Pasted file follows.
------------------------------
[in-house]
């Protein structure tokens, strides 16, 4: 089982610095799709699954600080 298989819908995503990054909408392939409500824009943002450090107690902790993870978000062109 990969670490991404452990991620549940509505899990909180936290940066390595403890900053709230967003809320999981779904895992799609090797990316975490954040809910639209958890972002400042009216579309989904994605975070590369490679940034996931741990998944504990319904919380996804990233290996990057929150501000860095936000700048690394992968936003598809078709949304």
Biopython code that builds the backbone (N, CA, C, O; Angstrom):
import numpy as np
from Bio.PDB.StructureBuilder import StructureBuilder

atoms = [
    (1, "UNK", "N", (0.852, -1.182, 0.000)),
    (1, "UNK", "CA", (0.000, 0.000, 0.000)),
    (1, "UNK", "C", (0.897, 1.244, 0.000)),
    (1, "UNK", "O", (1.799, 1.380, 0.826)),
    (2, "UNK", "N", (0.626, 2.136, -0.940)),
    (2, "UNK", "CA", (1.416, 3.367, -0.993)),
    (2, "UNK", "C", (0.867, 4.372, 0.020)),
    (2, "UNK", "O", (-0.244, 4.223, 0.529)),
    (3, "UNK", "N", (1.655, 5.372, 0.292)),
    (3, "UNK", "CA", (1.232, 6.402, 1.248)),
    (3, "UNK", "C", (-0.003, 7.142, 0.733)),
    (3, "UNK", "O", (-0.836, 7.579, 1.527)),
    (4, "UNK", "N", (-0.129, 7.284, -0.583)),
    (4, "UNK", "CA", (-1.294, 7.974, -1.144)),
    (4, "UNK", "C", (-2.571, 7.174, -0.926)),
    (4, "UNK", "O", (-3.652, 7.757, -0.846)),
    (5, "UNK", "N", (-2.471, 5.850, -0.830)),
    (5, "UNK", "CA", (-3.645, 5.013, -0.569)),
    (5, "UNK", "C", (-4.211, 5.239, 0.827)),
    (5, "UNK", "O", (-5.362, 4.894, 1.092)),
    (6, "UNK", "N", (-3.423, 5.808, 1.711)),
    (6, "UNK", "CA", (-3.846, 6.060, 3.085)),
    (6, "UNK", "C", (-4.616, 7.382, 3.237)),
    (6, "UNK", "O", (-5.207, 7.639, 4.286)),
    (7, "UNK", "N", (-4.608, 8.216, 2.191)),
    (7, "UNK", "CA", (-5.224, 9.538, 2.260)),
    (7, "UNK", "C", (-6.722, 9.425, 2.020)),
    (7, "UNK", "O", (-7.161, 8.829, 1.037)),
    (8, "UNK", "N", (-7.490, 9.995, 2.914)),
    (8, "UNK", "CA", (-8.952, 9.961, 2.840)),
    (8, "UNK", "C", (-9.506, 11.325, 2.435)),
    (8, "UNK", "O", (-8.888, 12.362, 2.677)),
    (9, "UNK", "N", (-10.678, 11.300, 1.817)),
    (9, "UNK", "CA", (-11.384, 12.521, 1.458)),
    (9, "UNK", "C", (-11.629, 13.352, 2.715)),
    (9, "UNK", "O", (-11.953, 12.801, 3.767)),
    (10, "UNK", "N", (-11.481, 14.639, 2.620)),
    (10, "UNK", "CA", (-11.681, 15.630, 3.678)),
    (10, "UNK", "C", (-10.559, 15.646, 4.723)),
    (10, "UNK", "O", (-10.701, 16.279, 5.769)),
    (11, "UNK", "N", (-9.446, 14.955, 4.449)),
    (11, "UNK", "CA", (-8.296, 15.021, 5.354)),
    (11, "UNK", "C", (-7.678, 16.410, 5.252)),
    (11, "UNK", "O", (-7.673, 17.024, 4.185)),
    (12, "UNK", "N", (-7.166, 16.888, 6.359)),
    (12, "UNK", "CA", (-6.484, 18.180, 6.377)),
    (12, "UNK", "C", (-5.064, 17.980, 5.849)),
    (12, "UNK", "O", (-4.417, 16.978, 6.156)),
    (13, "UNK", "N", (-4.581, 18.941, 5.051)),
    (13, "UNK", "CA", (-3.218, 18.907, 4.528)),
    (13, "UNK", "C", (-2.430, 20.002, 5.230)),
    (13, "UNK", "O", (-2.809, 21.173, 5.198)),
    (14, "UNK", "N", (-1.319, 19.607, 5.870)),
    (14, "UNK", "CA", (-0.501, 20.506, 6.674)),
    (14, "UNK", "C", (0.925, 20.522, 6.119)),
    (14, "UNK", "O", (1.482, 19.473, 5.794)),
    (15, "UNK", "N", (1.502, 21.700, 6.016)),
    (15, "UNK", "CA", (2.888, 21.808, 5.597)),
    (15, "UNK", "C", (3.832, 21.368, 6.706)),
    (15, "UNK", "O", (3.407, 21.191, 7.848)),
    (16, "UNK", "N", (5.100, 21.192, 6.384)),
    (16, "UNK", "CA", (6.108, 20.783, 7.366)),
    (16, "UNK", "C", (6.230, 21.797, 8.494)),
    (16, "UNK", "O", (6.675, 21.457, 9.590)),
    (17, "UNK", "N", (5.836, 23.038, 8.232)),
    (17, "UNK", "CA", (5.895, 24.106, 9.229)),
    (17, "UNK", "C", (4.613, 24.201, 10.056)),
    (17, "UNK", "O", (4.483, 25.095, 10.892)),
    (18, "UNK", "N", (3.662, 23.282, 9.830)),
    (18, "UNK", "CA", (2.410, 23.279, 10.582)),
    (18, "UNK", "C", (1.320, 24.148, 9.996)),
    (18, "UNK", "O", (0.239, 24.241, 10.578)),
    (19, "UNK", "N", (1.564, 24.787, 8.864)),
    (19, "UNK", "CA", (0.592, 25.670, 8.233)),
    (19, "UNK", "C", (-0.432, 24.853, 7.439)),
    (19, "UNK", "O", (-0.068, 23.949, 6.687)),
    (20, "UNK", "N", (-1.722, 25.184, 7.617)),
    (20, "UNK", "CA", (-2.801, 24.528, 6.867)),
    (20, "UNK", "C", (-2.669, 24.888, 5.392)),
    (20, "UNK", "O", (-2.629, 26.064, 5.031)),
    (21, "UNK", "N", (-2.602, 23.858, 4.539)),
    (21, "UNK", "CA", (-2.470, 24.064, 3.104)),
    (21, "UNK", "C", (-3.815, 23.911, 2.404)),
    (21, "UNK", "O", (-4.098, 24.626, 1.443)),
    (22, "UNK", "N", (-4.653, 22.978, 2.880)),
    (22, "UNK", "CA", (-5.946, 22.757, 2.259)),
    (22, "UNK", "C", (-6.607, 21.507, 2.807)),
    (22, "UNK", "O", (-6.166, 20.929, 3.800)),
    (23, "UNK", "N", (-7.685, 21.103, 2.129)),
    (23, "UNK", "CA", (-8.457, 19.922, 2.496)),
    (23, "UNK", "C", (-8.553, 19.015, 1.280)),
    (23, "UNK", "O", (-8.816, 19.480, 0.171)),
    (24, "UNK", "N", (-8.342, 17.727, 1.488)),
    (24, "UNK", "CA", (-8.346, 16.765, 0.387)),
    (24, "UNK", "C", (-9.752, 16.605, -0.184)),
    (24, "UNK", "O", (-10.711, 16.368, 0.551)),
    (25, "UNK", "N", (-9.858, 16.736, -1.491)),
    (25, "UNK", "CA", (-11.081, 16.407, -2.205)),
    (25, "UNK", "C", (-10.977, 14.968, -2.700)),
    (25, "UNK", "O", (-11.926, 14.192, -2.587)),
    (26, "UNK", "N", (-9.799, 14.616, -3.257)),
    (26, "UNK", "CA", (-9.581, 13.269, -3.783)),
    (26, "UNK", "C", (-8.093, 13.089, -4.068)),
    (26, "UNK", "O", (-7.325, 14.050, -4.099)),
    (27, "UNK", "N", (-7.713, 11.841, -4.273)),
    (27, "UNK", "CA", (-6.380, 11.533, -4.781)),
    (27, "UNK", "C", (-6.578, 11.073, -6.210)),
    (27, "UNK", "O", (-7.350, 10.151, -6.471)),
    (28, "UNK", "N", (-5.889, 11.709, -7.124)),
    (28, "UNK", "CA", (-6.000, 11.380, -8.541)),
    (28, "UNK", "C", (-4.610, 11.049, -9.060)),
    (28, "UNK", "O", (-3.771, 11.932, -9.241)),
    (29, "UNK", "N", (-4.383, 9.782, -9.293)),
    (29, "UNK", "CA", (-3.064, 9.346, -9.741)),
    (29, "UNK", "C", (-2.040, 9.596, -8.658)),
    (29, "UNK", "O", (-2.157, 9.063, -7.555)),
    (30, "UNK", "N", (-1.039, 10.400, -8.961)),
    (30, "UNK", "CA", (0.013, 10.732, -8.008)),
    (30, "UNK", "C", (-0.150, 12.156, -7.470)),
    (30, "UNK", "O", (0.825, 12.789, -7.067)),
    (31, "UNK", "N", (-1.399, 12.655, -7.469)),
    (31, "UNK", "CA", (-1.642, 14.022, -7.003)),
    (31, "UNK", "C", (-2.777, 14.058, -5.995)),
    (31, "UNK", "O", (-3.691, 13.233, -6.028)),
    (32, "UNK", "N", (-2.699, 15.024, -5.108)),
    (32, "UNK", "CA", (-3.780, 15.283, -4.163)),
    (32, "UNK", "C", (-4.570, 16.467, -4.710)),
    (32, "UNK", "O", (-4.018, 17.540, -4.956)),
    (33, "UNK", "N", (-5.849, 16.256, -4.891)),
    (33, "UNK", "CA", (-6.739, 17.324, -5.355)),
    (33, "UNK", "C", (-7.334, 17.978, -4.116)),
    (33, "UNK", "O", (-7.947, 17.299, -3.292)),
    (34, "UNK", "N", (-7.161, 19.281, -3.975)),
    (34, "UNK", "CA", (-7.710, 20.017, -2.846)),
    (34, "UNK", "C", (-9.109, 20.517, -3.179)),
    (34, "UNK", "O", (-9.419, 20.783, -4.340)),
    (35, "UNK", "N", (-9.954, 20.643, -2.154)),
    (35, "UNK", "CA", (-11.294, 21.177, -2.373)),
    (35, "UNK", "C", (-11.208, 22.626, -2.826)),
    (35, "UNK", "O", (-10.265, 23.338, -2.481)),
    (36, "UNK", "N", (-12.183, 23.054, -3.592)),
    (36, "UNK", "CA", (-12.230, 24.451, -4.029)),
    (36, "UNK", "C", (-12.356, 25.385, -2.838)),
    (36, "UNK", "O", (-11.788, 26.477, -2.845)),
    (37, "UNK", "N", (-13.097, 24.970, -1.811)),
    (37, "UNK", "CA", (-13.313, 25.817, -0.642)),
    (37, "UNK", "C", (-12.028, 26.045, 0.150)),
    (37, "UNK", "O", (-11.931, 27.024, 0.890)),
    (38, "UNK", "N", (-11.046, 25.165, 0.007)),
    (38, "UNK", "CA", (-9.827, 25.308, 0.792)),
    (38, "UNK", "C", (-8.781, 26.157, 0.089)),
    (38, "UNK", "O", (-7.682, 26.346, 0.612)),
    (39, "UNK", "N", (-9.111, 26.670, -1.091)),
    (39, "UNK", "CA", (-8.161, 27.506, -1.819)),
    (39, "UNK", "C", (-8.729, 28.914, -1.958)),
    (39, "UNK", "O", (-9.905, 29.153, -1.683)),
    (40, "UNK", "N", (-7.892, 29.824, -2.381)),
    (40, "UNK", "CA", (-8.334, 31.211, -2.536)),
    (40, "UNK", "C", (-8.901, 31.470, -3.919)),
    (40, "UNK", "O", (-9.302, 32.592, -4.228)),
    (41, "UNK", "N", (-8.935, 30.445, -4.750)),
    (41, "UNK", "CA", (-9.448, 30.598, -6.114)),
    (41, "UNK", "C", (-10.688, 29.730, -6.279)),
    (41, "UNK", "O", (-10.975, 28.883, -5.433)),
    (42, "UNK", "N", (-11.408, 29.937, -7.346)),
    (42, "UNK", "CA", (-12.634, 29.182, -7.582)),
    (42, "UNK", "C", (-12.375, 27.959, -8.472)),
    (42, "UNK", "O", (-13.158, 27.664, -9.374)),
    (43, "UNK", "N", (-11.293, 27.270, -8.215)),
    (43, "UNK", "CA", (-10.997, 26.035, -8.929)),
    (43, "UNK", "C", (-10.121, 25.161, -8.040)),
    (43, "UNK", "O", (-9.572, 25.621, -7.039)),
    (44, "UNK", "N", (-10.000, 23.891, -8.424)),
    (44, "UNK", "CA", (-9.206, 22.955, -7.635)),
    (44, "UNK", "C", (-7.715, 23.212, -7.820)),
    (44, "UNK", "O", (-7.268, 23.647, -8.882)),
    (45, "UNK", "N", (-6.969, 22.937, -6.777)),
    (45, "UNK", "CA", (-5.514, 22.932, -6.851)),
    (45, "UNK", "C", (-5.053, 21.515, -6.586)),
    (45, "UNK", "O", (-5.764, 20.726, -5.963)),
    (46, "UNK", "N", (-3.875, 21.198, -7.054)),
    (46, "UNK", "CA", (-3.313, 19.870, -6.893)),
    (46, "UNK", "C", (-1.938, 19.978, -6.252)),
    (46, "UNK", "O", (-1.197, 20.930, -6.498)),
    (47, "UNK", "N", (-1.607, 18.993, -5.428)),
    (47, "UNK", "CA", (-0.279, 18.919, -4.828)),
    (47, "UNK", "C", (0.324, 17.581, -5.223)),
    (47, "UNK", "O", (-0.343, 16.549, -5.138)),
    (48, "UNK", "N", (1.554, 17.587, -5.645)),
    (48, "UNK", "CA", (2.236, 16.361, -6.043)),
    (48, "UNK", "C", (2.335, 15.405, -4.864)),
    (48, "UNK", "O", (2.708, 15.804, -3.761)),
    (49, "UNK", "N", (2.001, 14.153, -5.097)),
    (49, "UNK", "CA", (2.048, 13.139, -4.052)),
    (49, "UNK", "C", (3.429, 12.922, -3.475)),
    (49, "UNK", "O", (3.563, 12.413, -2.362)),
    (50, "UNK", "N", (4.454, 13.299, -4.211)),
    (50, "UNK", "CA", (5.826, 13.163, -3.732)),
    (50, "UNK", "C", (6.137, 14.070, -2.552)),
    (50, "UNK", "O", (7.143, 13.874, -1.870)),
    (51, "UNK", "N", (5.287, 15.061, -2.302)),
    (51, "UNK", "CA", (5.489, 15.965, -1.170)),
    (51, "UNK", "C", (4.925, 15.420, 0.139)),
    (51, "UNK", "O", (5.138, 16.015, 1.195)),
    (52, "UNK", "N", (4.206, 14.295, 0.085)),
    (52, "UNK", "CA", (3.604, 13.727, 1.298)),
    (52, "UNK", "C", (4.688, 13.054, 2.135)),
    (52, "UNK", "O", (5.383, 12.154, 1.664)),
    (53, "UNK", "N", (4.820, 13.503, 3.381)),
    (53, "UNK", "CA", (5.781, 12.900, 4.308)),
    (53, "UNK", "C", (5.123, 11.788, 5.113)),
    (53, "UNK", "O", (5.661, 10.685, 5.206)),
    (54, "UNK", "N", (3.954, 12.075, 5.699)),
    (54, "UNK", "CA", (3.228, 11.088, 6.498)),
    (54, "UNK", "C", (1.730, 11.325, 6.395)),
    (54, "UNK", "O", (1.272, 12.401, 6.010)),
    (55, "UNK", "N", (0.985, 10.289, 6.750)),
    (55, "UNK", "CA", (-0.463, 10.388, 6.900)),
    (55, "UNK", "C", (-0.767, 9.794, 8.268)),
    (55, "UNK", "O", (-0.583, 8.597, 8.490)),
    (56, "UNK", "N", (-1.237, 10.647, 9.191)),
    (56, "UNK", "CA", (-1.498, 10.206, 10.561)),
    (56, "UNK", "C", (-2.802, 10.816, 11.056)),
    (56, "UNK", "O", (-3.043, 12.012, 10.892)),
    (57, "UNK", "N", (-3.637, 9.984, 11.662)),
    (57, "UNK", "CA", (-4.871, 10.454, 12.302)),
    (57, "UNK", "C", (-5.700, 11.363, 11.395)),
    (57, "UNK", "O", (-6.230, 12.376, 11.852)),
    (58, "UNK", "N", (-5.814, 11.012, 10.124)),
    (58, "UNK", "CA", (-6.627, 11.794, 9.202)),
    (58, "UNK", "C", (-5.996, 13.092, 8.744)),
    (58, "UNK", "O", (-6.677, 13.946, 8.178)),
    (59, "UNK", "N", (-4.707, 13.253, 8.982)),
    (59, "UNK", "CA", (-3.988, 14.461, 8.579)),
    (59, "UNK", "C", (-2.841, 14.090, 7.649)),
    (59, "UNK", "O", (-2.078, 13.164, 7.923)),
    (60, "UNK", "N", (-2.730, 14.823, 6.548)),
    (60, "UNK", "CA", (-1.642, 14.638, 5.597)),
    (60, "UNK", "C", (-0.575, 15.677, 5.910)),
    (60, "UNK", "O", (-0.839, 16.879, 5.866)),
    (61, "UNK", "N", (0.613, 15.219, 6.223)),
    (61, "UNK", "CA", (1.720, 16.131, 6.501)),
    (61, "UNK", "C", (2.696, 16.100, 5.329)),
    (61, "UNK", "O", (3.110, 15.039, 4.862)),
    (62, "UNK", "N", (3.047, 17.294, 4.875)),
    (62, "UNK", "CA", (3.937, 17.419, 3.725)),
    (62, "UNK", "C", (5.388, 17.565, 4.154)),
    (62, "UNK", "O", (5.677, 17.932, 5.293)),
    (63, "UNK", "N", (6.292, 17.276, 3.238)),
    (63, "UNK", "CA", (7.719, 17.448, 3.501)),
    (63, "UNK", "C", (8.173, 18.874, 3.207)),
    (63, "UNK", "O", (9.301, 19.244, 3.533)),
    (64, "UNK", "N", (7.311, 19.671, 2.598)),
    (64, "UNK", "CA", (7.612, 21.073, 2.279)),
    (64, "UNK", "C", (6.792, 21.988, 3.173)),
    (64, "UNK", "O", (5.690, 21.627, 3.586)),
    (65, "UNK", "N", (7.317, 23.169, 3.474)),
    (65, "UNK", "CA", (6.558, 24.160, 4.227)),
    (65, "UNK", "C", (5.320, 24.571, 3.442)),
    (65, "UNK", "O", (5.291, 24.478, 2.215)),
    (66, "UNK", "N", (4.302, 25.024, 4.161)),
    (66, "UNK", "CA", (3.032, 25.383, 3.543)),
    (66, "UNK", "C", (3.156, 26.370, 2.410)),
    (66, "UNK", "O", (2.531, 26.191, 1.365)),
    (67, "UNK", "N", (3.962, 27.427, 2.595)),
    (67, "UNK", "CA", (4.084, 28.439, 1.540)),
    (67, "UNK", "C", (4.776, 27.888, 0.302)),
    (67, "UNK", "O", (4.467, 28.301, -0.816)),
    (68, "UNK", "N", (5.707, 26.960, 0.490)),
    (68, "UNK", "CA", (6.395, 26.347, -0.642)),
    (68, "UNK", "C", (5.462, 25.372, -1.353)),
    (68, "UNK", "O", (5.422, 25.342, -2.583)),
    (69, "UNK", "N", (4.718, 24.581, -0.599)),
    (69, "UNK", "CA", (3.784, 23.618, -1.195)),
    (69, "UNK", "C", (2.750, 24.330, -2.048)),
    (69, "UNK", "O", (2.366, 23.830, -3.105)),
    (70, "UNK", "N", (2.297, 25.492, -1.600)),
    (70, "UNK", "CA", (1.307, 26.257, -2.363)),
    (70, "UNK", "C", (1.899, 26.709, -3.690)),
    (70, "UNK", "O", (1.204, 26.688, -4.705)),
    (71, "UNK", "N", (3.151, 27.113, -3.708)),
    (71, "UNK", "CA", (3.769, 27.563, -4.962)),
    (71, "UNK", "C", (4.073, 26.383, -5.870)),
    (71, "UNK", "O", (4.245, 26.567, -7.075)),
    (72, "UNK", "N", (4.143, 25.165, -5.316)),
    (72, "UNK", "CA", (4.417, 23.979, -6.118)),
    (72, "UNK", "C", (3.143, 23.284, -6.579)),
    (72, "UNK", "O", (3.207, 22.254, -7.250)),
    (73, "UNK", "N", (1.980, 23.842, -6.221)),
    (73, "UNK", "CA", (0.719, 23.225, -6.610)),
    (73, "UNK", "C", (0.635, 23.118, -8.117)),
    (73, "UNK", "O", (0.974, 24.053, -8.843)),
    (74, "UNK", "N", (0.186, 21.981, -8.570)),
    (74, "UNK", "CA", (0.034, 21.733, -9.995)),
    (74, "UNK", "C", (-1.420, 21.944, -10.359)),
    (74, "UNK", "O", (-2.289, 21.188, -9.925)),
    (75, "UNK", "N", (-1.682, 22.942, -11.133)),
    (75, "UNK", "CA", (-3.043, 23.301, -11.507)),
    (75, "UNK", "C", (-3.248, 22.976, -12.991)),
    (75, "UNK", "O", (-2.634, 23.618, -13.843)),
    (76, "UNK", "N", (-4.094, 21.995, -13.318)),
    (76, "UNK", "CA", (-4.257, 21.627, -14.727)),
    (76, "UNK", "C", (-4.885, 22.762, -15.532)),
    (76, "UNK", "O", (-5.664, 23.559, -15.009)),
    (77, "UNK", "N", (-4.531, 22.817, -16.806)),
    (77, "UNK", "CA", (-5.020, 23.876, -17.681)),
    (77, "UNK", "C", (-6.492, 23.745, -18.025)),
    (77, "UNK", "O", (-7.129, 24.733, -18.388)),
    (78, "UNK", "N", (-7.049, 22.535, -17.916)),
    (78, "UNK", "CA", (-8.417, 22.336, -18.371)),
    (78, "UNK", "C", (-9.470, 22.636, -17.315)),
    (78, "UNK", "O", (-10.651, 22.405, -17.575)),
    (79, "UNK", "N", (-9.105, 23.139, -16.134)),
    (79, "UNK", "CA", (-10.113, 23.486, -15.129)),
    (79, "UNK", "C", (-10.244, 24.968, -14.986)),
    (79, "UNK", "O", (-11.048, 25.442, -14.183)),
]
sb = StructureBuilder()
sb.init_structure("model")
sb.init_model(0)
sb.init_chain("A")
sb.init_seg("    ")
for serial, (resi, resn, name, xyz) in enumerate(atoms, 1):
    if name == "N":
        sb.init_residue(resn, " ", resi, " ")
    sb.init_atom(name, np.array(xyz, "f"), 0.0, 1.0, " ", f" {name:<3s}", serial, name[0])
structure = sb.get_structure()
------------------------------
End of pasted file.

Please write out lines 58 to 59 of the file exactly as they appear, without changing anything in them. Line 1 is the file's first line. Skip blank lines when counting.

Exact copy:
    (13, "UNK", "O", (-2.809, 21.173, 5.198)),
    (14, "UNK", "N", (-1.319, 19.607, 5.870)),